The largest maintenance turnaround in the history of Canadian Natural Resources led a dip in overall Canadian oil production in September, according to data from the International Energy Agency (IEA).
The turnaround at the integrated Horizon oilsands mining and upgrading project, which Canadian Natural noted was a 1.3-million man-hour event, resulted in the reduction of about 175,000 bbls/d.
This turnaround facilitated the tie-in of the new 80,000 bbl/d Horizon Phase 3 expansion, increasing Horizon SCO capacity to about 250,000 bbls/d.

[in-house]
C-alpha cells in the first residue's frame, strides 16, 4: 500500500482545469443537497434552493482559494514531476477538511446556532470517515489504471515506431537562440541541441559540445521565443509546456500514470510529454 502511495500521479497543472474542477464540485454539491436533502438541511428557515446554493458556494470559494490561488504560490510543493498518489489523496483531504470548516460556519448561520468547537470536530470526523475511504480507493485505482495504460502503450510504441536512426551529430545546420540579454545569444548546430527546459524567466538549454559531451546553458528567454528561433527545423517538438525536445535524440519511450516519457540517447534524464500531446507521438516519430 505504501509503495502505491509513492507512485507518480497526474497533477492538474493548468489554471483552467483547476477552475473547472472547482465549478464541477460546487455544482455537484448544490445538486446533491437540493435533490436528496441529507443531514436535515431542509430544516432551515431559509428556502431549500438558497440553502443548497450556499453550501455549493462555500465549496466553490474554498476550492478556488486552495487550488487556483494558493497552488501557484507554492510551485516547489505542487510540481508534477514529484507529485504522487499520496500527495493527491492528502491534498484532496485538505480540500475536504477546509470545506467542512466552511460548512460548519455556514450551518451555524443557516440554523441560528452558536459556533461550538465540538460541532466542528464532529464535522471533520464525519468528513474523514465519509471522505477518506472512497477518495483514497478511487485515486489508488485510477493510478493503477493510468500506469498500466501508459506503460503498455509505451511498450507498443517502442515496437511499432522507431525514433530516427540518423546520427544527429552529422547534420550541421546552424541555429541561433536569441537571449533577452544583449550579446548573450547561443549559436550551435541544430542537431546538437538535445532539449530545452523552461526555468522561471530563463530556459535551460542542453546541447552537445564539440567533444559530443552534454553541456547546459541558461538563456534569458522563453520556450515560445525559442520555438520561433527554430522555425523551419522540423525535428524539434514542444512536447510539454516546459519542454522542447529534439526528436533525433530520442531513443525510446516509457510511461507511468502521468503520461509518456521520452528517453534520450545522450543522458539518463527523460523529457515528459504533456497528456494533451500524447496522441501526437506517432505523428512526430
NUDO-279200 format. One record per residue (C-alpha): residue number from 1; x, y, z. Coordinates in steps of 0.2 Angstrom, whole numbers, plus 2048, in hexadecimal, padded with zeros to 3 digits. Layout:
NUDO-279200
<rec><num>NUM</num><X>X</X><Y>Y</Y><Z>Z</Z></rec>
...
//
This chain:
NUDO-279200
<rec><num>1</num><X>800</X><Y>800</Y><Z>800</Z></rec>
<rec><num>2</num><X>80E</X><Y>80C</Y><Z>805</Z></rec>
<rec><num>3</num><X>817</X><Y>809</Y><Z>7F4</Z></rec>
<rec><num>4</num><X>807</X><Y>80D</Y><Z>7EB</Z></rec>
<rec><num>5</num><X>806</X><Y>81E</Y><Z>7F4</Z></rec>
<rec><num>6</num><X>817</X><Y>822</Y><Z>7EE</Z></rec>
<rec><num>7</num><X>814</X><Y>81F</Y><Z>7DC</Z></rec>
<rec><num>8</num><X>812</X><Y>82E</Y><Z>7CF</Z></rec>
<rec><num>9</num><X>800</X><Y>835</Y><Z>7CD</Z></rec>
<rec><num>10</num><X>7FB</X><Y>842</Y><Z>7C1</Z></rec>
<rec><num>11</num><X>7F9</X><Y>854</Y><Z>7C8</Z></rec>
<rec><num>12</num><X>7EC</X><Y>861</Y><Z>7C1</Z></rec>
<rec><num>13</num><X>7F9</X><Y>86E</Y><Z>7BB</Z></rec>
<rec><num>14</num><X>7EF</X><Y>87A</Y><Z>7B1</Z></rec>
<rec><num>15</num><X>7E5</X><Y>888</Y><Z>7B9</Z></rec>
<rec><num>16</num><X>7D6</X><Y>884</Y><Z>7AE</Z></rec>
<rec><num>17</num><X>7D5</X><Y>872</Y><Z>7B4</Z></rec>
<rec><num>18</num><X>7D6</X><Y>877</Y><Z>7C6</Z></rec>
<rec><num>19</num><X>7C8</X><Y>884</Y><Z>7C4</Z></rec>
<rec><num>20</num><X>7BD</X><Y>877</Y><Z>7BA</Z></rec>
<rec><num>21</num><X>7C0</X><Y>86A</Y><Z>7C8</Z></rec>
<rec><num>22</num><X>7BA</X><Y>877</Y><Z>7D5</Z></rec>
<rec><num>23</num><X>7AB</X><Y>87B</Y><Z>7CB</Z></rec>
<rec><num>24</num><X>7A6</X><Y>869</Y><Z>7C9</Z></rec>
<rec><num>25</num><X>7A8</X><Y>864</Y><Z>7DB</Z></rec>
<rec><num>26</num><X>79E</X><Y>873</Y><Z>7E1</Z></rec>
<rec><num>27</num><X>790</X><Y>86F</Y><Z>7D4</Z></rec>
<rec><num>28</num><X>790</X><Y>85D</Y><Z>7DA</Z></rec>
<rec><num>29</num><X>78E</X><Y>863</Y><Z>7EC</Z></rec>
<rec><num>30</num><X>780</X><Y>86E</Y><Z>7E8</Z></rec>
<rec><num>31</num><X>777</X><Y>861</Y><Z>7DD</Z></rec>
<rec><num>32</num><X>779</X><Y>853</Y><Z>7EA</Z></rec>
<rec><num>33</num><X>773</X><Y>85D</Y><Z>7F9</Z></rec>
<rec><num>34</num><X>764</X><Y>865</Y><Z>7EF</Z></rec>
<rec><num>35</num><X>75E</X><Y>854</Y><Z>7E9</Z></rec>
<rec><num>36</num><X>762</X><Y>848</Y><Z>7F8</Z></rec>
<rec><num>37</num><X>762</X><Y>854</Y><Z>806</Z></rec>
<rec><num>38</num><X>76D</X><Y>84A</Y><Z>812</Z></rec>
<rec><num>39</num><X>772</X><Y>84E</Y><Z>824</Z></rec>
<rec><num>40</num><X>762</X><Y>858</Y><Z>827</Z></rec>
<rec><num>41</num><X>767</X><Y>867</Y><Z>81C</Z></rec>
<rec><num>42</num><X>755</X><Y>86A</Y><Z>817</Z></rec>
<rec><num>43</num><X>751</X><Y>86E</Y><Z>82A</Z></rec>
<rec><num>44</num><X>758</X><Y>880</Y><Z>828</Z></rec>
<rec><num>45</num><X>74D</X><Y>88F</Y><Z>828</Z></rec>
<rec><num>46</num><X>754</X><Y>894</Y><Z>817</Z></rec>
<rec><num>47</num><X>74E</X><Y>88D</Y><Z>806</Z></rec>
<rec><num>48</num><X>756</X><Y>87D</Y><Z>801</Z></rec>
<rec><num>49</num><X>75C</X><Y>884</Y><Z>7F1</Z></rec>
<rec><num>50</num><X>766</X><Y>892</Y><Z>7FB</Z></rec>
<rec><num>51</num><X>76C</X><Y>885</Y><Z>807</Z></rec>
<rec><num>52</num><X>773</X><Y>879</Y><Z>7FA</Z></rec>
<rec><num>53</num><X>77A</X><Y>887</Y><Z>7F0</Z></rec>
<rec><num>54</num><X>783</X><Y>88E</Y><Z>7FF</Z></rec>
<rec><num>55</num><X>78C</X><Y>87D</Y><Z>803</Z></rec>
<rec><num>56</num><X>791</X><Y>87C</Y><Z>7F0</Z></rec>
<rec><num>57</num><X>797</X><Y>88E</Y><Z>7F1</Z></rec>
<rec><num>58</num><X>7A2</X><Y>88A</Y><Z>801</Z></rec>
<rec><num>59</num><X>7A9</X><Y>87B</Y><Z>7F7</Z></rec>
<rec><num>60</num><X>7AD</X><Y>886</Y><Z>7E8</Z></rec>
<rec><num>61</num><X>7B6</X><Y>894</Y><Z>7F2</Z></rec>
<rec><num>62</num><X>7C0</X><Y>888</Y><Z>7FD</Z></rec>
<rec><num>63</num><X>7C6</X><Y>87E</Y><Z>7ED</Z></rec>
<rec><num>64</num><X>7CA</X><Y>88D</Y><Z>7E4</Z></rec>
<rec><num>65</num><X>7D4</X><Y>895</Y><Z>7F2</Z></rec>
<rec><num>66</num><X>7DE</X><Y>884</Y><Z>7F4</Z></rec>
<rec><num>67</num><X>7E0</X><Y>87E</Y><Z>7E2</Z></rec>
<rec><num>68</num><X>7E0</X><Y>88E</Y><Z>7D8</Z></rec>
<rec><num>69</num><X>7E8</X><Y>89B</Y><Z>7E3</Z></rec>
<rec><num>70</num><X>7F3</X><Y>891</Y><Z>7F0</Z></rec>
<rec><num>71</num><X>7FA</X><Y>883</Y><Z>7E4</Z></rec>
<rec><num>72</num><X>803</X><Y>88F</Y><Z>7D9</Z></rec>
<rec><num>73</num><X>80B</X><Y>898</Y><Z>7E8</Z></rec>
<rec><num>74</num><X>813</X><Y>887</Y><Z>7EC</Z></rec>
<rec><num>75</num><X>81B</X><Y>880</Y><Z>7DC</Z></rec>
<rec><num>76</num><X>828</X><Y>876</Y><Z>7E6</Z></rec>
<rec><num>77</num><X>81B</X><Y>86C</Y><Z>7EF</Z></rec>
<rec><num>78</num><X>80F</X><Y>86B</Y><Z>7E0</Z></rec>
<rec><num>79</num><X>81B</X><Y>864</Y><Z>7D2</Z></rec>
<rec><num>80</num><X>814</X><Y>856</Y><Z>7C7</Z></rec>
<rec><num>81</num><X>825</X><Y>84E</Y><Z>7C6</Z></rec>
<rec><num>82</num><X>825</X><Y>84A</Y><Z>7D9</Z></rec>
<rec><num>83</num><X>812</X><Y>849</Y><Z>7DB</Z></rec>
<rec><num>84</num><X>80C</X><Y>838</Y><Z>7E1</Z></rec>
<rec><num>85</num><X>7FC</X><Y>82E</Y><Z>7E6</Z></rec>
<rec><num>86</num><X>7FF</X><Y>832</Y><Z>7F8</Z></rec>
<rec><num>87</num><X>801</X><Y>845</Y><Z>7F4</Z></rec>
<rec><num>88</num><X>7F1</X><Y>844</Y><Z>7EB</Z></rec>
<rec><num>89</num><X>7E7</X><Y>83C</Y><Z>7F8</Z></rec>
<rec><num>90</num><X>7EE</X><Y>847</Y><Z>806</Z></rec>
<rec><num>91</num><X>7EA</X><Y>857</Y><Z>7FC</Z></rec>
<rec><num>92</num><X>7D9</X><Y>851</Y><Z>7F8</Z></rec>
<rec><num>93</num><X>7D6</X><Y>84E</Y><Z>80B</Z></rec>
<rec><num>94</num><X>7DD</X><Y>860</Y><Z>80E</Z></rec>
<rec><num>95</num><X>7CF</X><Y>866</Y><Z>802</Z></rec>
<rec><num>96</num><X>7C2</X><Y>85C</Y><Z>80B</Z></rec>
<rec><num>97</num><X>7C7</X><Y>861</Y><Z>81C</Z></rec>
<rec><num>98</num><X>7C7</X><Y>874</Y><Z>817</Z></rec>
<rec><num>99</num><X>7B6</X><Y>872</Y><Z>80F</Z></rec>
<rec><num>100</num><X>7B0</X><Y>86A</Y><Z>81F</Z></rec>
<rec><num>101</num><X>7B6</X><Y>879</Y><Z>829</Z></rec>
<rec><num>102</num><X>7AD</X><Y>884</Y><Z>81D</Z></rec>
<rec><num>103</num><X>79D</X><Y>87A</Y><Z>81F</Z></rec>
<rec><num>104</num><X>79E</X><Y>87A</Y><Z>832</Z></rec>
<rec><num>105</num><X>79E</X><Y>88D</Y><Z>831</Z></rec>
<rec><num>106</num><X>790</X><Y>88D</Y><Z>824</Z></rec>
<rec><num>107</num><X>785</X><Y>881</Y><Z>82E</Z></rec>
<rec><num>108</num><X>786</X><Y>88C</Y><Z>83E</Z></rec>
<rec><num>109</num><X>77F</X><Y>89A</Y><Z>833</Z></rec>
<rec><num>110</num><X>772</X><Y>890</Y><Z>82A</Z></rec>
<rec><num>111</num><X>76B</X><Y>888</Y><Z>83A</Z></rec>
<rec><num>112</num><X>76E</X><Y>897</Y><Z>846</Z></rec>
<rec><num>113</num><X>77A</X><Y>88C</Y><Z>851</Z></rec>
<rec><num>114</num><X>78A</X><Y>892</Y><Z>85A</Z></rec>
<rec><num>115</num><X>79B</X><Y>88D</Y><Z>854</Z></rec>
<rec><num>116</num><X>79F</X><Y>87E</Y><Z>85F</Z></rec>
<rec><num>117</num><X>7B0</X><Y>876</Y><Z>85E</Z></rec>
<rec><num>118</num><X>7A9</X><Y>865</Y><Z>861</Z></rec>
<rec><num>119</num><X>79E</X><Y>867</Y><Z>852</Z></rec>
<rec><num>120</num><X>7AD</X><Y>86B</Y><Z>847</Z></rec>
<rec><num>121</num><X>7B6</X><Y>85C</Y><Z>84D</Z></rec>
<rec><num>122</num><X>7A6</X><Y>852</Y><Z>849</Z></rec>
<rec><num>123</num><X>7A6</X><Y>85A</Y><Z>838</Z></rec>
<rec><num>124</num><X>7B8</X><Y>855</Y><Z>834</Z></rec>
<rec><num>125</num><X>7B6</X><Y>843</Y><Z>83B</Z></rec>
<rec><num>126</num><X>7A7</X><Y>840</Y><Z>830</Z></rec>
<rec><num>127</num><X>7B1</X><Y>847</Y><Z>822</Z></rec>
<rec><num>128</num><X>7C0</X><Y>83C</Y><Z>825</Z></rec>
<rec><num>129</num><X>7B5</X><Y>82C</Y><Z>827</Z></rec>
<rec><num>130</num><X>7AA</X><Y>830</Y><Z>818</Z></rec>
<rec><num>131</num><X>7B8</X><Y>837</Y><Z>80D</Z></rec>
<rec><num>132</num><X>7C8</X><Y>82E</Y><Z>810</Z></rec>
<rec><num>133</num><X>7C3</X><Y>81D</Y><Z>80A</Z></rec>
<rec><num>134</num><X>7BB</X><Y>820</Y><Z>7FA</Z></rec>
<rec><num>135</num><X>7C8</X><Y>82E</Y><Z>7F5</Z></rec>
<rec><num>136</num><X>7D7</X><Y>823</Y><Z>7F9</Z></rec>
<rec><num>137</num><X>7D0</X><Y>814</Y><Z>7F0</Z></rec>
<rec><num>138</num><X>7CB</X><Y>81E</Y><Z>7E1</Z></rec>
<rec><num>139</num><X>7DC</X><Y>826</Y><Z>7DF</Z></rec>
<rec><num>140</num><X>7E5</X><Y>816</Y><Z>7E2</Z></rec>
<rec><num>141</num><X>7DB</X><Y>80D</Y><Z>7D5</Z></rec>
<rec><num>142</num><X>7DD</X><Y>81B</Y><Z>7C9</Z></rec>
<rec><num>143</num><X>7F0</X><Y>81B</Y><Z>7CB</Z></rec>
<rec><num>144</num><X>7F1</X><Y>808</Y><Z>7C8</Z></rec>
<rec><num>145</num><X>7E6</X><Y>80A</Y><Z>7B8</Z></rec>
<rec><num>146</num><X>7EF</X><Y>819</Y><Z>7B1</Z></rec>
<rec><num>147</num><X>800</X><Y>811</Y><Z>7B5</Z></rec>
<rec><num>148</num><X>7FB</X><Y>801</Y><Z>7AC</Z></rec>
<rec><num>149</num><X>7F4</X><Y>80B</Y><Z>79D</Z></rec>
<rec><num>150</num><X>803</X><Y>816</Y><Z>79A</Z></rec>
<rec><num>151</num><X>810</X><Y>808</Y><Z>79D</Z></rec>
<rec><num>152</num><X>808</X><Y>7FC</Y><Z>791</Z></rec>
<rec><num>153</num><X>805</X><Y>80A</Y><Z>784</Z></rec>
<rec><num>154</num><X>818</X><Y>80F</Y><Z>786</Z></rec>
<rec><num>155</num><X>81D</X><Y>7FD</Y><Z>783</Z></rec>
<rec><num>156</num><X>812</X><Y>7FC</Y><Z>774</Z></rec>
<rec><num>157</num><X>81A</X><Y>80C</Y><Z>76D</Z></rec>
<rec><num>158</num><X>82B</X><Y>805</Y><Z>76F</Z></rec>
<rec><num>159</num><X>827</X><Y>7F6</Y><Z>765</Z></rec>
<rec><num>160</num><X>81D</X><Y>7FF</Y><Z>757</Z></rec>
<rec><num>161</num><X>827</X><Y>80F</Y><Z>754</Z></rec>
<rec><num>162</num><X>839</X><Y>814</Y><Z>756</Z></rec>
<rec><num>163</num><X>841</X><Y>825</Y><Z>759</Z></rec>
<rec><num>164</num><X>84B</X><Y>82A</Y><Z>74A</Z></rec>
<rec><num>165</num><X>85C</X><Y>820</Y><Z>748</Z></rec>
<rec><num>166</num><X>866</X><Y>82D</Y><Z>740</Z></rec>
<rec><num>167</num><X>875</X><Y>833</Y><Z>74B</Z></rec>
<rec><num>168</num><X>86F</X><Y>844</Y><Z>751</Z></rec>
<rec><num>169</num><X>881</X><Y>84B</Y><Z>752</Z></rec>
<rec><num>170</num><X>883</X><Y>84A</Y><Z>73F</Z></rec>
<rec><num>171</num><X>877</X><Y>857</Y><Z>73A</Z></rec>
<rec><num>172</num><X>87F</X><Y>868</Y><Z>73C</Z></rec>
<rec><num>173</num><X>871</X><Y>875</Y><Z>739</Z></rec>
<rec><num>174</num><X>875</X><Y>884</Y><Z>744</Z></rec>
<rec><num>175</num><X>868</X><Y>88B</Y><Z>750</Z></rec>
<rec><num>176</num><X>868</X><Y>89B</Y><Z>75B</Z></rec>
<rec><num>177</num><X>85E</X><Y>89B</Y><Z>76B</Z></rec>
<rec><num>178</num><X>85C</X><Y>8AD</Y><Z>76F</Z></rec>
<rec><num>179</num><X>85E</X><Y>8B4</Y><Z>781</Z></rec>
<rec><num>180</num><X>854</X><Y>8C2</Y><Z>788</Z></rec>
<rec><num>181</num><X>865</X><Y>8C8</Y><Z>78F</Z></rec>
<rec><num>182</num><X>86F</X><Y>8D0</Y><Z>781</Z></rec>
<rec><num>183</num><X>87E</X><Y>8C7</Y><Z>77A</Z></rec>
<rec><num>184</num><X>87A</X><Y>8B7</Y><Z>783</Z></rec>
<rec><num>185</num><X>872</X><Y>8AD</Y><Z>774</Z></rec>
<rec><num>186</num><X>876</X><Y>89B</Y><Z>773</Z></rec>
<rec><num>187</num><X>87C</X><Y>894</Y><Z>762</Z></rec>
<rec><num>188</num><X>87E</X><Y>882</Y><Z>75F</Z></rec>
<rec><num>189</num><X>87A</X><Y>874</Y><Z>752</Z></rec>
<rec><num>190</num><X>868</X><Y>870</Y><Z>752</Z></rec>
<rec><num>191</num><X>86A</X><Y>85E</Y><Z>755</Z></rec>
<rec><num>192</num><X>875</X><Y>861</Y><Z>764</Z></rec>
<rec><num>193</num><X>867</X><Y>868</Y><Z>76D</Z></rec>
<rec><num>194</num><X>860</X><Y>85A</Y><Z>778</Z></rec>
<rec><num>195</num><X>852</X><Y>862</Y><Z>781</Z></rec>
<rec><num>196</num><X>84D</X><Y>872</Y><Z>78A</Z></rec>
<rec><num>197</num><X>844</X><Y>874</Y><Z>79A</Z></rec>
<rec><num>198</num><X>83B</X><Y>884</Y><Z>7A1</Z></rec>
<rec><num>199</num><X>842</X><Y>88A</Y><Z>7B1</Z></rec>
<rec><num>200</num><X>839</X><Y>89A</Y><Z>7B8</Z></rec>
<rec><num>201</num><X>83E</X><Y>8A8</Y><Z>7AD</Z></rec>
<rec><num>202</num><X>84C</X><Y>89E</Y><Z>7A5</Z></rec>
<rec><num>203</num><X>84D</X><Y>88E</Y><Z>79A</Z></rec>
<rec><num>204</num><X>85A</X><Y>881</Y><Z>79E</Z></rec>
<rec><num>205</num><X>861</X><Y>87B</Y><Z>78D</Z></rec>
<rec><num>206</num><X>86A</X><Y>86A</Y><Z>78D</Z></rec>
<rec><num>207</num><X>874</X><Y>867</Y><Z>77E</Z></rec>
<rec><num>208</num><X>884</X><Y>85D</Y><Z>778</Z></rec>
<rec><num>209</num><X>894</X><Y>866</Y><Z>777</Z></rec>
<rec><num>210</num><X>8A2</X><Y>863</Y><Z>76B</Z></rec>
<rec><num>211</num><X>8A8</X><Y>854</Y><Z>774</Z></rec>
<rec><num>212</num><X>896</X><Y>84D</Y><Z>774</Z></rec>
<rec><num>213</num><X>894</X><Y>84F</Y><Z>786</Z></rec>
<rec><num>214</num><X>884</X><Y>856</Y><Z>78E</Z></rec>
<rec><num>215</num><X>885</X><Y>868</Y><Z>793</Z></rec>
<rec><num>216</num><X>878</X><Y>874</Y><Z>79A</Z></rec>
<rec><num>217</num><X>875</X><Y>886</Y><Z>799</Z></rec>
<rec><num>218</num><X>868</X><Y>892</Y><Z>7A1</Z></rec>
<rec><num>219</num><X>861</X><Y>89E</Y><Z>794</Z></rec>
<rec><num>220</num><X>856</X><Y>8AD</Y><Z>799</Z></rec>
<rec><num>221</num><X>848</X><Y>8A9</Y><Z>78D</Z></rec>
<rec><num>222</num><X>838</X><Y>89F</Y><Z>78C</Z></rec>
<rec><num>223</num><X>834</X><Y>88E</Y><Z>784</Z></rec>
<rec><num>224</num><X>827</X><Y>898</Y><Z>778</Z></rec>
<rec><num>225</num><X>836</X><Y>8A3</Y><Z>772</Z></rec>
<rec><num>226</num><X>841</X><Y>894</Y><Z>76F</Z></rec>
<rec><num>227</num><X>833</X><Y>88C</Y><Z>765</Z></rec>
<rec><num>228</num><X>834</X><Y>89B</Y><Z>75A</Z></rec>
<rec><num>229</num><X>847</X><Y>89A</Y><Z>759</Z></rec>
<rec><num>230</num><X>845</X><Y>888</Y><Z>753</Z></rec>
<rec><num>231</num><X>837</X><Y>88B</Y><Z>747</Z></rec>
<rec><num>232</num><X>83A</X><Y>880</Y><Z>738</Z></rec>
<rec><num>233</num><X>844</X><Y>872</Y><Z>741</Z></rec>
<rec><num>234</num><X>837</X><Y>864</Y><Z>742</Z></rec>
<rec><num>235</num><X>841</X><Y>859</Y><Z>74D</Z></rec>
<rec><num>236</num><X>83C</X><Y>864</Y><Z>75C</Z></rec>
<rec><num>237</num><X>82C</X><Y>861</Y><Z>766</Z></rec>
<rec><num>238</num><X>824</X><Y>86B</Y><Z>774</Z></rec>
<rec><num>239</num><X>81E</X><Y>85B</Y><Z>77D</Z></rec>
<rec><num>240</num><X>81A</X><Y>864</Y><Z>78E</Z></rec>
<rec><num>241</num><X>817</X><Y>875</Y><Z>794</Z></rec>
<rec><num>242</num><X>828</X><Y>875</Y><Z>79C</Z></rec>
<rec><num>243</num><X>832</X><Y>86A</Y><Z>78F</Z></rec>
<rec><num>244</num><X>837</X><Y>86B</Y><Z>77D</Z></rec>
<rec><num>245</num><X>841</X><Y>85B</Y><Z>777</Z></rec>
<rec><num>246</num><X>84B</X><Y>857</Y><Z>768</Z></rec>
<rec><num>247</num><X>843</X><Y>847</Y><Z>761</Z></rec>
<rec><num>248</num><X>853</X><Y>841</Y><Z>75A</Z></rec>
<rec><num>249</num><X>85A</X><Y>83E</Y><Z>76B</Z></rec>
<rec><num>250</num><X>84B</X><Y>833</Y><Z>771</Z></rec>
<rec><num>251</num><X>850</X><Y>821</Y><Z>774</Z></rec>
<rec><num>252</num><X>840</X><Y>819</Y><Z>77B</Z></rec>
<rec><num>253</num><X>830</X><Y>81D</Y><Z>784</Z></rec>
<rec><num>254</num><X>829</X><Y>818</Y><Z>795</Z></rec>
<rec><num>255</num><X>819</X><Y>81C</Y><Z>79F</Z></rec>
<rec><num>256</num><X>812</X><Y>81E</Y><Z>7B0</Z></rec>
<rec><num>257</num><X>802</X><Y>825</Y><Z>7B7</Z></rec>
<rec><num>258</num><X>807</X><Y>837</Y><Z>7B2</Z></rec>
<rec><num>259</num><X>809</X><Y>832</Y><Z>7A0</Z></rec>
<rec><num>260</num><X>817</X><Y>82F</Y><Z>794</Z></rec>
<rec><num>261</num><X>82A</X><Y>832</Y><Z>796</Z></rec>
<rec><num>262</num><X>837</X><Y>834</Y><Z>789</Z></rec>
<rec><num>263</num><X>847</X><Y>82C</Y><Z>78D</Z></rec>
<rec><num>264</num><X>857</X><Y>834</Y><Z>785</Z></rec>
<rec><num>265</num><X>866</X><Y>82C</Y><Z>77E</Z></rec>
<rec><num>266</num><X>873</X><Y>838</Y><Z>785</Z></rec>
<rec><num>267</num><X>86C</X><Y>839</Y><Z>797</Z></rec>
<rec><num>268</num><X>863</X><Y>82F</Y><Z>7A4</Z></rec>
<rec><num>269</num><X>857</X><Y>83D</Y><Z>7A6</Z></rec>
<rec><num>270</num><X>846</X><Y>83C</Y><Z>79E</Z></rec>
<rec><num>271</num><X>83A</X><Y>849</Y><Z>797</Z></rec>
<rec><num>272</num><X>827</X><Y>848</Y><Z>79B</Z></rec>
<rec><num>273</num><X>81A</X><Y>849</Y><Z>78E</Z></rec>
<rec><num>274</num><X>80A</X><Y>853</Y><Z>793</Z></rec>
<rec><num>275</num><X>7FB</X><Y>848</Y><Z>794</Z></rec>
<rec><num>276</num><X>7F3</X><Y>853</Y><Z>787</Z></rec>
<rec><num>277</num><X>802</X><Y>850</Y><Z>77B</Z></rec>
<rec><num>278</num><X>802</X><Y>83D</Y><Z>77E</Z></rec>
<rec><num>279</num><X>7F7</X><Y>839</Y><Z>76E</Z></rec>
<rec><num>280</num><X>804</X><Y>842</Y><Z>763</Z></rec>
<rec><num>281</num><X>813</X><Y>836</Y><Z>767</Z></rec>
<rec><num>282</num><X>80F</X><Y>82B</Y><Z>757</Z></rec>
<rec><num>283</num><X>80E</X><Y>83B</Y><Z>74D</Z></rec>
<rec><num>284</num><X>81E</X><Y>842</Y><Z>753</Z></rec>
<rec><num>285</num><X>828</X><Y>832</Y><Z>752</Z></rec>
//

Overall Canadian oil production averaged 4.7 million bbls/d in September, which includes a reduction in bitumen production of 37,000 bbls/d to 1.69 million bbls/d, according to the IEA.
“For the first nine months of 2017, Canadian oil output posted average annual growth of 380,000 bbls/d, albeit from a low base case in 2016 when wildfires shut in a significant proportion of Albertan oil output,” the IEA reported.
“For 2017 as a whole, Canadian production is expected to expand by 275,000 bbls/d, followed by a gain of around 235,000 bbls/d in 2018.”
In all, the IEA expects non-OPEC production to grow by 680,000 bbls/d on average in 2017 and accelerate to 1.44 million bbls/d next year, of which US crude oil production represents 55 percent. Canada, the UK and Brazil are “other notable sources of growth.”